November was the peak month of the 1918 pandemic that killed 9,000 New Zealanders. A century, will we be able to deal with another outbreak? Philippa Tolley reports for RNZ’s Insight
The memories captured from the days and weeks the pandemic took hold in 1918 are tragic. Decades later, in a 1967 interview, a Wellington shop assistant recalled how a little boy came in one morning with the paper, as she went into work at a pharmacy.
“He told me the children next door were crying. I asked him why and sent him off to find out.”
The answer the boy came back with was chilling.
“The mother and father looked awfully funny, the mother was black and the father was turning black and there was a baby in the cot and there was a little toddler running round and there was no-one to do anything for them.”
Nationwide, it is thought 135 children lost both parents. While the virus itself was bad, it was the pneumonia, a secondary infection, which proved to be the real killer. The skin of some people who develop pneumonia darkened due to burst blood vessels.
People were dropping on the streets, hospitals, doctors and pharmacists were over-run. Lawyers were hurriedly brought into wards to draw up wills before people died.
In lieu of undertakers funeral carriages, trucks were used to transport coffins to local cemeteries as the number of deaths rose rapidly. At the Waikumete Cemetery in Auckland, hundreds of victims were buried in one mass grave.
On the 19 November there were 63 burials at Wellington’s Karori Cemetery in one day.
In total 9,000 New Zealanders lost their lives to the virus.
Even though medical science has made huge leaps forward, Professor Michael Baker, who specialises in public health at Otago University in Wellington, believes the threat remains high.
“There are literally tens of thousands of microbes in the animal world that have the potential to infect us … even pathogens we think are now eradicated like small pox could be re-introduced.
“There’s no guarantee it’s contained in the two sites we know about. It’s maybe elsewhere or it could be re-created.”
Despite being eradicated, the small pox virus is still held in two locations for research. It is officially stored and handled under WHO supervision at the Centers for Disease Control in Atlanta in the United States and at the State Research Center of Virology and Biotechnology in Koltsovo, Russia.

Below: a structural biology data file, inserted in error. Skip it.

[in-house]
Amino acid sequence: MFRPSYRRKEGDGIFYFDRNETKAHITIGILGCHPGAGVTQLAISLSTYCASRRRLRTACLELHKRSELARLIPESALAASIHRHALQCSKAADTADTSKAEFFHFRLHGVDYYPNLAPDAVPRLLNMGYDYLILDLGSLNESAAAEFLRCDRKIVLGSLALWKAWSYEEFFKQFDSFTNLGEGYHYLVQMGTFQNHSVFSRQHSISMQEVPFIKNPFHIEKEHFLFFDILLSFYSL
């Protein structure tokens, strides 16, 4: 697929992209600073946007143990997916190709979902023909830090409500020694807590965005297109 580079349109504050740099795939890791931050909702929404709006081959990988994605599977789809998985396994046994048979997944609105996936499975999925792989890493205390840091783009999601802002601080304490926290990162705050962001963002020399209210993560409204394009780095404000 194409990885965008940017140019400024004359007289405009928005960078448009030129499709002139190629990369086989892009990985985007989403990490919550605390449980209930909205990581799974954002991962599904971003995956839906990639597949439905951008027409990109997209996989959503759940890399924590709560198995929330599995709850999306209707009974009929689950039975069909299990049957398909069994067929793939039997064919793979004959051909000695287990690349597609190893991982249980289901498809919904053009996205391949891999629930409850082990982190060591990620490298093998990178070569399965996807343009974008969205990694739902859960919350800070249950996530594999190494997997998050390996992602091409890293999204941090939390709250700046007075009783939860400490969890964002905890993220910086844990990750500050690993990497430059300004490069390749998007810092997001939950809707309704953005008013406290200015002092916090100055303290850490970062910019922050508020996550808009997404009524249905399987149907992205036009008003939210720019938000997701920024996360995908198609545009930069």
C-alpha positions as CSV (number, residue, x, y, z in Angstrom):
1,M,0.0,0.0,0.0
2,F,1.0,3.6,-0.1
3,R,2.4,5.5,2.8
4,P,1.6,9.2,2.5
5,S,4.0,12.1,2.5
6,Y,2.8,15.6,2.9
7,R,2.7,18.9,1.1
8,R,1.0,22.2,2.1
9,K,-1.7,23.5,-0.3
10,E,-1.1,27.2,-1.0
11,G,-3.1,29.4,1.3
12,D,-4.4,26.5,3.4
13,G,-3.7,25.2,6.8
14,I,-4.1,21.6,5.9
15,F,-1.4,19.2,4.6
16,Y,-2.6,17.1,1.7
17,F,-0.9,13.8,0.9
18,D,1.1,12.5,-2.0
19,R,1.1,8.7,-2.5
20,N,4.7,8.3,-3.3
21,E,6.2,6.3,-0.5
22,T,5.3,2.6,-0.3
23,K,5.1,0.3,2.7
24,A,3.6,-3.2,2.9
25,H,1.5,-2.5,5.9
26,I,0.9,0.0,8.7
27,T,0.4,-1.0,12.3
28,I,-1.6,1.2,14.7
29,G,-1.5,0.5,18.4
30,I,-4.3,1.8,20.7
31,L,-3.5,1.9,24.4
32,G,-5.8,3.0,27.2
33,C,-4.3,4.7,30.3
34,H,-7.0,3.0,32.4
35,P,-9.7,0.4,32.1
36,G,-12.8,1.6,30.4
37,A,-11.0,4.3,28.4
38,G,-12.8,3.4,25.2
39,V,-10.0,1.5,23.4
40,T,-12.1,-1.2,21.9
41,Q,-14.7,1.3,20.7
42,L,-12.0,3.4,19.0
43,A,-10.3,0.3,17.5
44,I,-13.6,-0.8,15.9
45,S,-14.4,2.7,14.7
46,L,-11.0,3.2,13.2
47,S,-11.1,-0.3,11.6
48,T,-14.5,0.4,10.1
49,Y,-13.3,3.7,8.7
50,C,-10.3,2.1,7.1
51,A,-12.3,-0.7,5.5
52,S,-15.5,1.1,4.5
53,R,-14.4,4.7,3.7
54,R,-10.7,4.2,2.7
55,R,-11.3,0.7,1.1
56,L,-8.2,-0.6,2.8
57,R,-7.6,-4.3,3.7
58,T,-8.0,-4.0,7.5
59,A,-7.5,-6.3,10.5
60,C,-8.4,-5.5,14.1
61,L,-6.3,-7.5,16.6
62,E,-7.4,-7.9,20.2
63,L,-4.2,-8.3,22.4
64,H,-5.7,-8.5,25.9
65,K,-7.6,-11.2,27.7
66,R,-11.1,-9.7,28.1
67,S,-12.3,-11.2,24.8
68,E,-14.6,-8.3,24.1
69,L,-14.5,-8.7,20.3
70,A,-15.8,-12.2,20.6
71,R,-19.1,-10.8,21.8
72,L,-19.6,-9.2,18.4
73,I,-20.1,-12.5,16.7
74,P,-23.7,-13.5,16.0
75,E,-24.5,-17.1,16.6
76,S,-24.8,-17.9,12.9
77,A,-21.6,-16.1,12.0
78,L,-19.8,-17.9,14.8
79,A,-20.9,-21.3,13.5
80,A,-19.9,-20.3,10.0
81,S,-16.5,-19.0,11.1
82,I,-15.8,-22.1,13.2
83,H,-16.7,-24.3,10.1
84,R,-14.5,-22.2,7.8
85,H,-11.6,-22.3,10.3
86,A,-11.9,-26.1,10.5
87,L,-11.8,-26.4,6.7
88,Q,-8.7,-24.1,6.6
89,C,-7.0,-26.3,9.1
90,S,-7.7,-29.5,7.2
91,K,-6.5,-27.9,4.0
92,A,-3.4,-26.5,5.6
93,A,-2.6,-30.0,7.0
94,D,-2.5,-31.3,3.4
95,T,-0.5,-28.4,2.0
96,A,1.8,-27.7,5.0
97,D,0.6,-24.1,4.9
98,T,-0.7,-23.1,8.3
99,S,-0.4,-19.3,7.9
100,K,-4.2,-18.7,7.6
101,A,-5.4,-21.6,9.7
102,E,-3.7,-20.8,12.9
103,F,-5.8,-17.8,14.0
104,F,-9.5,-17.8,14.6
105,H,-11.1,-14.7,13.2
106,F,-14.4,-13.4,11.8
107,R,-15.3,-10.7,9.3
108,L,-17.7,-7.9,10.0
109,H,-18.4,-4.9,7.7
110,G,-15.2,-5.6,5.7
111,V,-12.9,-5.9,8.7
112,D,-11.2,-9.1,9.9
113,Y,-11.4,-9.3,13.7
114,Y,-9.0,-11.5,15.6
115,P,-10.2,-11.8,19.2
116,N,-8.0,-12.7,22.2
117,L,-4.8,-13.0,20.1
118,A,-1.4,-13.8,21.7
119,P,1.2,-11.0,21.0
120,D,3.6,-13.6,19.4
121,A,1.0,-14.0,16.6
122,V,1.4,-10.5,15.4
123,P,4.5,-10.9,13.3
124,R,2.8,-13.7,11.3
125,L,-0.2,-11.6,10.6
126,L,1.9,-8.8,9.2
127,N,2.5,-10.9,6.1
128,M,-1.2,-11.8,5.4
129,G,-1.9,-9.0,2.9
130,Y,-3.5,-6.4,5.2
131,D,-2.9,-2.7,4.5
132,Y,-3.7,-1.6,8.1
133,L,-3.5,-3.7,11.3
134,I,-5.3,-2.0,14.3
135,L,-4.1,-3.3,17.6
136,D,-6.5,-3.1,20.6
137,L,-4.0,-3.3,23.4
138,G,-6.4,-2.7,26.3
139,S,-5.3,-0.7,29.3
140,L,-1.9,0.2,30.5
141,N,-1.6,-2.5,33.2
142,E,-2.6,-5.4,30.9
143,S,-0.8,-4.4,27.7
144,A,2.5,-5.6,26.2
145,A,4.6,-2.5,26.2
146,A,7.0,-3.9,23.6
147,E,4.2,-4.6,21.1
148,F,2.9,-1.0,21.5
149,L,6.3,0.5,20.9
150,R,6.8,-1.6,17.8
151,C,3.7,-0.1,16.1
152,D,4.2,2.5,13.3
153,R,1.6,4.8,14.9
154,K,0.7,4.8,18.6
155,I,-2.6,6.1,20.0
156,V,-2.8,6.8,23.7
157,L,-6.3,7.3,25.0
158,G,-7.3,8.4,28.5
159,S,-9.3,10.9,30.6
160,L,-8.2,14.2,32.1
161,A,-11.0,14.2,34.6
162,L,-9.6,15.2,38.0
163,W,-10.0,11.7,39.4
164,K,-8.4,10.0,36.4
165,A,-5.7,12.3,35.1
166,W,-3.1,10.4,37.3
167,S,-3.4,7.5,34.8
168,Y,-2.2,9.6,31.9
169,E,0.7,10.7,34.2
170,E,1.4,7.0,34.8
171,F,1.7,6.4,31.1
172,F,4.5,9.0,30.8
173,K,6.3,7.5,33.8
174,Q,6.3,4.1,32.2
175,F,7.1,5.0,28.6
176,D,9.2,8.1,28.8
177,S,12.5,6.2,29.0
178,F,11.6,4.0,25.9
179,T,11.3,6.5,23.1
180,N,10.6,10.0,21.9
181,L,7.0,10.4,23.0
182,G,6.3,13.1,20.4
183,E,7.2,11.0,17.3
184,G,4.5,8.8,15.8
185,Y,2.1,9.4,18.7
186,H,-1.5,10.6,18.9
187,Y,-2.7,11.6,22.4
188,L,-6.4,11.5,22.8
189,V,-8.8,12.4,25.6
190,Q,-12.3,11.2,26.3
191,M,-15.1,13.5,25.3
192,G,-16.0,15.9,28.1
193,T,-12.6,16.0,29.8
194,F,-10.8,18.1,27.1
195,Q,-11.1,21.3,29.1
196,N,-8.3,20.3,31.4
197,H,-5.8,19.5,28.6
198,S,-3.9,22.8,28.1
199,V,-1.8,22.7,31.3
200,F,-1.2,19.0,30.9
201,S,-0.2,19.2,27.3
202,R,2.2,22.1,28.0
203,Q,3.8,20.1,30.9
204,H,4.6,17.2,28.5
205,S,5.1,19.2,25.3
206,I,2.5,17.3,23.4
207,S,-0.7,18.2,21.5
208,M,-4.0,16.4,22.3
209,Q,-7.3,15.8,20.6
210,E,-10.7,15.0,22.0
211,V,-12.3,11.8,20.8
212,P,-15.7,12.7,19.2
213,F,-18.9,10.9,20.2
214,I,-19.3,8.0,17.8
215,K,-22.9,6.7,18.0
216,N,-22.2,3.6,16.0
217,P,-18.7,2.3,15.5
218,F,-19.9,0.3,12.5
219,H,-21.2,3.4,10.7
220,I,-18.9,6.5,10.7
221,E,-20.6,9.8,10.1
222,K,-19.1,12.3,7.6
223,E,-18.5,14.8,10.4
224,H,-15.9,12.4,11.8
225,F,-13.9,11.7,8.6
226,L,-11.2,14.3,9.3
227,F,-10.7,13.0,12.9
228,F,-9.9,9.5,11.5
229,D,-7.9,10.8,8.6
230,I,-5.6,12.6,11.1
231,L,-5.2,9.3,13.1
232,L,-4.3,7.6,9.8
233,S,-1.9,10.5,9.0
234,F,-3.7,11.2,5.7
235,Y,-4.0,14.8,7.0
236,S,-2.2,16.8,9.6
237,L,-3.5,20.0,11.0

Any release of the small pox virus would be absolutely devastating, according to Professor Baker, as the world’s populations has very little natural immunity, supplies of vaccine are quite small and it would take some time to build up stocks.
“In that time it could kill hundreds of millions of people potentially.”
The most likely cause of the next pandemic is thought to be a new strain of flu.
In Wallaceville, north of Wellington, you have to be expected and buzz-in at the gate before you’re allowed to visit the World Health Organisation’s National Influenza Centre. It is part of the WHO worldwide network keeping tabs on strains that are already circulating and any possible new ones.
Its director, Dr Sue Huang, speaks of the virus almost as if it is an animal siting in front of us, one she describes as “very cunning”.
“They have this ability to jump into humans. The animal virus and the human virus can mingle together and…they are actually able to transmit into a population that has no immunity.”
This is what creates a new pandemic strain, the mixing together of animal and human flu that has been seen with bird flu and swine flu. Seasonal flu comes from the virus’s ability to mutate frequently to “outsmart” antibodies, but does not have the animal-human interchange of a pandemic strain.
“This is really the biggest worry because it cause a pandemic … no other virus is able to do,” Dr Huang said.
The response to a pandemic is planned for and coordinated through an Emergency Management team based at the Ministry of Health.
Director Charles Blanch explained there are national pandemic reserve supplies including anitvirals, masks and syringes to deliver vaccinations once they are developed. Pharmac requires medical wholesalers to hold higher than minimum stocks of drugs in the country, so Mr Blanch says New Zealand does have a reasonable level of resilience.
But not everyone is happy with the way the response system is set up.
Otago University Public Health professor Michael Baker is worried about the public health infrastructure is broken into smaller parts and talks about an erosion, especially in staff and fragmentations of services.
“If the future was predictable that may work, but the things I’m talking about are highly unpredictable and when they come, they’ll come in a way no-one expects in many cases and you need to assemble an almost military style operation to manage that.”
But Mr Blanch is satisfied the system is robust. Through contracts, collaboration and co-ordination, he is confident of the high quality surveillance and response system being provided.
“We are always looking at how other countries and states organise themselves and continually review systems,” he said.
Prof Baker would like this country to mark the 100 year anniversary of the great pandemic by setting up a specialised public health agency, similar to those established in England and Wales in recent years.
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